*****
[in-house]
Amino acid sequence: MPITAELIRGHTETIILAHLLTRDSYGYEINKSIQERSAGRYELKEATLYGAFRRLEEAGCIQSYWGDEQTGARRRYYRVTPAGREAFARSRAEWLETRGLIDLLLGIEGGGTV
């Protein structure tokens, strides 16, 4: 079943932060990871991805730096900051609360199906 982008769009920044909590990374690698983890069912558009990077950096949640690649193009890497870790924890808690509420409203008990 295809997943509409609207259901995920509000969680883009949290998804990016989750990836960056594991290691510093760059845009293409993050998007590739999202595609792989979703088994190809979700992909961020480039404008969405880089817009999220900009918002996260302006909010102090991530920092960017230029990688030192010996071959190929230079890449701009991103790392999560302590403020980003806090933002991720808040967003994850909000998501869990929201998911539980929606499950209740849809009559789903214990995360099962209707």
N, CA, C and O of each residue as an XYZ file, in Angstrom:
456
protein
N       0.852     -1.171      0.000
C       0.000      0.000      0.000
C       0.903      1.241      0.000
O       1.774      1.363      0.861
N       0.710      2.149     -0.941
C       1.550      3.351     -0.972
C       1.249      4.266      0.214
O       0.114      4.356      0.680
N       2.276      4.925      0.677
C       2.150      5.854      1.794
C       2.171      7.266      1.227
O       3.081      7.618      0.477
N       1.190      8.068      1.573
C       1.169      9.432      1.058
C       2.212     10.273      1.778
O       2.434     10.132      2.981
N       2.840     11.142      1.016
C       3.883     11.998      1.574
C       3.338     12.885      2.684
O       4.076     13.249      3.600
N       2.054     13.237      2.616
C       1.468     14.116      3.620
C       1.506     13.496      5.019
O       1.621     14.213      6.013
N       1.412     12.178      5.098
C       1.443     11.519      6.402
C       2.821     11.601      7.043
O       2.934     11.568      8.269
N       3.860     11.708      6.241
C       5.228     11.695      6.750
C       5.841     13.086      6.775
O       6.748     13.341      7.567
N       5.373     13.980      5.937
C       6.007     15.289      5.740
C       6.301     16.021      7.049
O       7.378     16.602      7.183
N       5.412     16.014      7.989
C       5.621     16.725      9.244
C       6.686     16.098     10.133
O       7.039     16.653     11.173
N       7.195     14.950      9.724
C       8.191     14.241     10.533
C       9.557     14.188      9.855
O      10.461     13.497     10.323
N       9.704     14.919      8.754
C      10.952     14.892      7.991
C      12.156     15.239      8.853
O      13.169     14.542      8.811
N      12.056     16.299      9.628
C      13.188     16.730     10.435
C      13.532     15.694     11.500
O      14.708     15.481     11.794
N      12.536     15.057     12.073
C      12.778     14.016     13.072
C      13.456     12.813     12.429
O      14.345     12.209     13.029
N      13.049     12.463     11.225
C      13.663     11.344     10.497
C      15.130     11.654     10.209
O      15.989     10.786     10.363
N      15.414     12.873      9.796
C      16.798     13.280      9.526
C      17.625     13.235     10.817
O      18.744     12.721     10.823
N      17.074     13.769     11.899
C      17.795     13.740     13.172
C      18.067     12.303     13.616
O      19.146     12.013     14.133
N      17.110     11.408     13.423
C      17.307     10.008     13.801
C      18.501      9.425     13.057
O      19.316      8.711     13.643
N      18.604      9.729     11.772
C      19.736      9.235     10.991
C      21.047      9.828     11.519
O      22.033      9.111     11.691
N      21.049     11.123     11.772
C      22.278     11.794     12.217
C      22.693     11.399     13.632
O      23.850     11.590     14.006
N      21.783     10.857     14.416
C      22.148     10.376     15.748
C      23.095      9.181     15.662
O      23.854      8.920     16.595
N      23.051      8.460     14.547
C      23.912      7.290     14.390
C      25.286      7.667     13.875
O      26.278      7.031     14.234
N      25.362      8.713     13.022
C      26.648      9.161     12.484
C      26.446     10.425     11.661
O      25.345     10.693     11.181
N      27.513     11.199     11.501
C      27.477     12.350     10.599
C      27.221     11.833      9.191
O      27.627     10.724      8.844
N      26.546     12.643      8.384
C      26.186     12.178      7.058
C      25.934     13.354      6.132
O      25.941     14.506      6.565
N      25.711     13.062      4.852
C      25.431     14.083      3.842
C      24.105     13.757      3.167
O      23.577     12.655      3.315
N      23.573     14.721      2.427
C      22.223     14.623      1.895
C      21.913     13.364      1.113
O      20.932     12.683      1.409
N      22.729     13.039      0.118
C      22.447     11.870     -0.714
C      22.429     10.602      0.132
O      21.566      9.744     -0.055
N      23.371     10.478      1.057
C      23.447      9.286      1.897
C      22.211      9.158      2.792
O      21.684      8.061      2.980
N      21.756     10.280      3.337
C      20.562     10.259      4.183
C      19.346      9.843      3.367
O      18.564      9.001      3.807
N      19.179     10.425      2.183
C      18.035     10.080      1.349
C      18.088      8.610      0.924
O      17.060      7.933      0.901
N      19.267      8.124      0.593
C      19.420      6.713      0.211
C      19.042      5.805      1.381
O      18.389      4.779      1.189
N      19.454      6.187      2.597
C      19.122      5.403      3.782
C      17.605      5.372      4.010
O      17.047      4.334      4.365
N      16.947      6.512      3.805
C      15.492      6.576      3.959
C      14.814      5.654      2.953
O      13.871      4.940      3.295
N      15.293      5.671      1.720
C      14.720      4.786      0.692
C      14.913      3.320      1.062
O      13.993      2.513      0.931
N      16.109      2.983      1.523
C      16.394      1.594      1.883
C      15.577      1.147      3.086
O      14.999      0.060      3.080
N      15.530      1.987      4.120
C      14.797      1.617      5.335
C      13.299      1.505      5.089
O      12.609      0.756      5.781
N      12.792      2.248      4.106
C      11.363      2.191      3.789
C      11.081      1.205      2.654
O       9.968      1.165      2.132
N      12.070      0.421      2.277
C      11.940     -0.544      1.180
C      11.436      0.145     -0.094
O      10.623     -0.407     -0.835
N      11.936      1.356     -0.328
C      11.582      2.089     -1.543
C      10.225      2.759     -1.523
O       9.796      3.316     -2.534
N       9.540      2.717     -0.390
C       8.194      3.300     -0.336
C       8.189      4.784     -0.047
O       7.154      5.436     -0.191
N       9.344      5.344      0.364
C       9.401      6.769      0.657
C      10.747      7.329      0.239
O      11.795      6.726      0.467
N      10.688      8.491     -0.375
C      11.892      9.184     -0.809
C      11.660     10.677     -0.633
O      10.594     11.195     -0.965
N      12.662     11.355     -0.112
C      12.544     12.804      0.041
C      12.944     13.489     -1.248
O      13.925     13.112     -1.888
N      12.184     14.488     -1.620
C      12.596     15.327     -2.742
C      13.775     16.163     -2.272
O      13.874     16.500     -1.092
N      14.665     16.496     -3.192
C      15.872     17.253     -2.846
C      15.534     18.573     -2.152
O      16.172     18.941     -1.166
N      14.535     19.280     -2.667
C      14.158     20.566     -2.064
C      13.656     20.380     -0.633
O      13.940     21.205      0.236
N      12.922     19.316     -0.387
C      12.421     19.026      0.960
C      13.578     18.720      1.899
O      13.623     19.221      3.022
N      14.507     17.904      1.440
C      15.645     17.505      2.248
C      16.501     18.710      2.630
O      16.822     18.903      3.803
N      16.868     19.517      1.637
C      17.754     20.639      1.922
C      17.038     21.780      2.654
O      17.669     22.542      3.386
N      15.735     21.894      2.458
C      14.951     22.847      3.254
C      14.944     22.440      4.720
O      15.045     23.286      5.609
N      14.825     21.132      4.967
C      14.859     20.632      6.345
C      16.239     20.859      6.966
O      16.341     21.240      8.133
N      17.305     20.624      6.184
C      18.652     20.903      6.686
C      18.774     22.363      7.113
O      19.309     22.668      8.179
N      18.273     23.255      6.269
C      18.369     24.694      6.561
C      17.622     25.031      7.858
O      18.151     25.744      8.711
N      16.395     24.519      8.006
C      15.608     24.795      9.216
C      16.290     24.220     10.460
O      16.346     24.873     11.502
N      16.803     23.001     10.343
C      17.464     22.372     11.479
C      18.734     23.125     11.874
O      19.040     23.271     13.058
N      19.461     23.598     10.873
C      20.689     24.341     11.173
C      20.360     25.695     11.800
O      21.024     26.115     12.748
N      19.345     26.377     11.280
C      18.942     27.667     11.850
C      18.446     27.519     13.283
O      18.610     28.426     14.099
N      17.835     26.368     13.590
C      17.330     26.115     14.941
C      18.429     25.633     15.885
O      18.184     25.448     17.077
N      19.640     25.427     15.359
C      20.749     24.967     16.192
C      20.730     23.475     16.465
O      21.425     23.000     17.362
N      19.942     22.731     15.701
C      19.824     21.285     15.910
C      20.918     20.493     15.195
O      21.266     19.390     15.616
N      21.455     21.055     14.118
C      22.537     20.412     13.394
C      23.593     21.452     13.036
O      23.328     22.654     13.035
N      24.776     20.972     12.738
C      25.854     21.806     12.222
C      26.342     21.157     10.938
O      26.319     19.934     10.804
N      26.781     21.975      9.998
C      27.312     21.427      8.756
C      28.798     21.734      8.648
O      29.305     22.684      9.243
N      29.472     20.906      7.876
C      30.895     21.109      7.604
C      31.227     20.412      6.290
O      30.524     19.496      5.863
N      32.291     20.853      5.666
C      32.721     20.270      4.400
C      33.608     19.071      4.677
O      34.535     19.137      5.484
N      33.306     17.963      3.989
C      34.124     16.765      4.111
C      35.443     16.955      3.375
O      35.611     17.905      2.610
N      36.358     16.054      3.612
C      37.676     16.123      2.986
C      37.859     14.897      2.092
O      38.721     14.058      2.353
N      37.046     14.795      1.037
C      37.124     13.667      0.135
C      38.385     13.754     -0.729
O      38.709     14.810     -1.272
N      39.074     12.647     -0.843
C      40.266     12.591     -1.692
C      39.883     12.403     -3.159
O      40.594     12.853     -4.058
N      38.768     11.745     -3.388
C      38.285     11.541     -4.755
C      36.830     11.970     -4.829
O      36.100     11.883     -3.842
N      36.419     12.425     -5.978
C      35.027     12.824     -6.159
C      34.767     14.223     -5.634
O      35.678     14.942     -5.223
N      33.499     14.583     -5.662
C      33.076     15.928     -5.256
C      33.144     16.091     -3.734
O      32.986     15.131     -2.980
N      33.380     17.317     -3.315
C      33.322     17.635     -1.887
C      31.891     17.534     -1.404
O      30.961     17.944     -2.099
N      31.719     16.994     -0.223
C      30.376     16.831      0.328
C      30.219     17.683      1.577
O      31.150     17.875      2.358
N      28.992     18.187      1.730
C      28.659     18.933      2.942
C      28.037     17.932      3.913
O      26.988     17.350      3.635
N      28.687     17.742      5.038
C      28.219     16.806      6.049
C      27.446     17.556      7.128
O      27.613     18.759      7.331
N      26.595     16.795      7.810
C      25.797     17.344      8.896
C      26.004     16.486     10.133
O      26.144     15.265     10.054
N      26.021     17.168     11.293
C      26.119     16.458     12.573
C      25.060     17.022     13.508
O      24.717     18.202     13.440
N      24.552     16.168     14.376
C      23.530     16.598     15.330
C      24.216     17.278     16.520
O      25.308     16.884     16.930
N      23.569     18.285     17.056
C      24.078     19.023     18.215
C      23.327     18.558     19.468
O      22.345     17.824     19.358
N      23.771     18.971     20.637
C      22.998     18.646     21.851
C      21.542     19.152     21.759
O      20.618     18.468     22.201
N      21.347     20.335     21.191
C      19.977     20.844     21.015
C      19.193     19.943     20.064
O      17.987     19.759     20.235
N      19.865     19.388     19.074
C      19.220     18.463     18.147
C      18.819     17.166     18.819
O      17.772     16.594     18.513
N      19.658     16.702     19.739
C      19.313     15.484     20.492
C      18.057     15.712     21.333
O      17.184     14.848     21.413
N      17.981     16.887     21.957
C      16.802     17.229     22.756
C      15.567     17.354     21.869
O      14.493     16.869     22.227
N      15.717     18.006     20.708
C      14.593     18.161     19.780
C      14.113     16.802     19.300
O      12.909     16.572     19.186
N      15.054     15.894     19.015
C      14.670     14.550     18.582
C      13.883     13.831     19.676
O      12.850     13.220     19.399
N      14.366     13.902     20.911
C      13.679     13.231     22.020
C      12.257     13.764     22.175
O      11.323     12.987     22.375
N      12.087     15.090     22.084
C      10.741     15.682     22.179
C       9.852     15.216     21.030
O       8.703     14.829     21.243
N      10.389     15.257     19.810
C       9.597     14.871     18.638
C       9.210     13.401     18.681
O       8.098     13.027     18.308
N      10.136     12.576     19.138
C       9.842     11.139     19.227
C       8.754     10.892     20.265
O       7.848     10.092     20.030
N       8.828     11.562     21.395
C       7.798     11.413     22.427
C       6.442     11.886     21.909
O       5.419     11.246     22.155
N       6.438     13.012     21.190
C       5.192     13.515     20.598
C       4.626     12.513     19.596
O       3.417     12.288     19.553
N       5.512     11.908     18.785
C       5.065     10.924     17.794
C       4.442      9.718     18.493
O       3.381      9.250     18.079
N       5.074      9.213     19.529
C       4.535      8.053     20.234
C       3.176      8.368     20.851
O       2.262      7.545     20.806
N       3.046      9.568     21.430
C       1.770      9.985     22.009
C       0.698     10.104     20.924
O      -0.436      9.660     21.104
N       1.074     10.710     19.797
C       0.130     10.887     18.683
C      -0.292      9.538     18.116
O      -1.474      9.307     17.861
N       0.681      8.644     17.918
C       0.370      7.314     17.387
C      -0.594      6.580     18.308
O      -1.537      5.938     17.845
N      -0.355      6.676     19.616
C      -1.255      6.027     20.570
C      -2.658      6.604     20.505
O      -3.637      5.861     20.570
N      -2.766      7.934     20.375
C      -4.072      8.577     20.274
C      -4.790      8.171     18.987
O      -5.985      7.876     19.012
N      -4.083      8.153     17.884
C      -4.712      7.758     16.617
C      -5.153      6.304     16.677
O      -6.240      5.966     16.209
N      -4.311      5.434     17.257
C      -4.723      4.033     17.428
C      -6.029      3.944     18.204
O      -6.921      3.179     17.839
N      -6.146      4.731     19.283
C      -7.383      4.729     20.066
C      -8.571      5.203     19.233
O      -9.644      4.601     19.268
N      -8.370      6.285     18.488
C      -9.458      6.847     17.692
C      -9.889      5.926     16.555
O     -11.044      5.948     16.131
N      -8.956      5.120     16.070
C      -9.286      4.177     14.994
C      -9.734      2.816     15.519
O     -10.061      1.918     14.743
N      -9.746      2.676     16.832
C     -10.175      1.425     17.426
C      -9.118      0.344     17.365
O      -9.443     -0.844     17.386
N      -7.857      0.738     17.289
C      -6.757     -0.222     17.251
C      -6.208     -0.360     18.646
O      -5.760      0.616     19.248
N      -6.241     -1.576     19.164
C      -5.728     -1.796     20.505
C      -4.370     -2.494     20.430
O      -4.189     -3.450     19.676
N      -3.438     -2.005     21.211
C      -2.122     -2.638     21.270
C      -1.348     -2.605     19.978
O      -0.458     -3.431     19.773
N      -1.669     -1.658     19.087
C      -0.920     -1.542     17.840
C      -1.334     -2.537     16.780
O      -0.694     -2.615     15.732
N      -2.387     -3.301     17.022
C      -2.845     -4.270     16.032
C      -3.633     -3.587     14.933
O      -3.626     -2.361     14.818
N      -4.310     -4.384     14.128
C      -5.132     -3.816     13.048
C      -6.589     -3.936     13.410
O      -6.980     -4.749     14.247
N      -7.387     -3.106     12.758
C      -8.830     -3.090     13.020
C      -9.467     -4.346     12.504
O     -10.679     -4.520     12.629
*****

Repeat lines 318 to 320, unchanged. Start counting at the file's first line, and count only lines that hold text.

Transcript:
O      26.144     15.265     10.054
N      26.021     17.168     11.293
C      26.119     16.458     12.573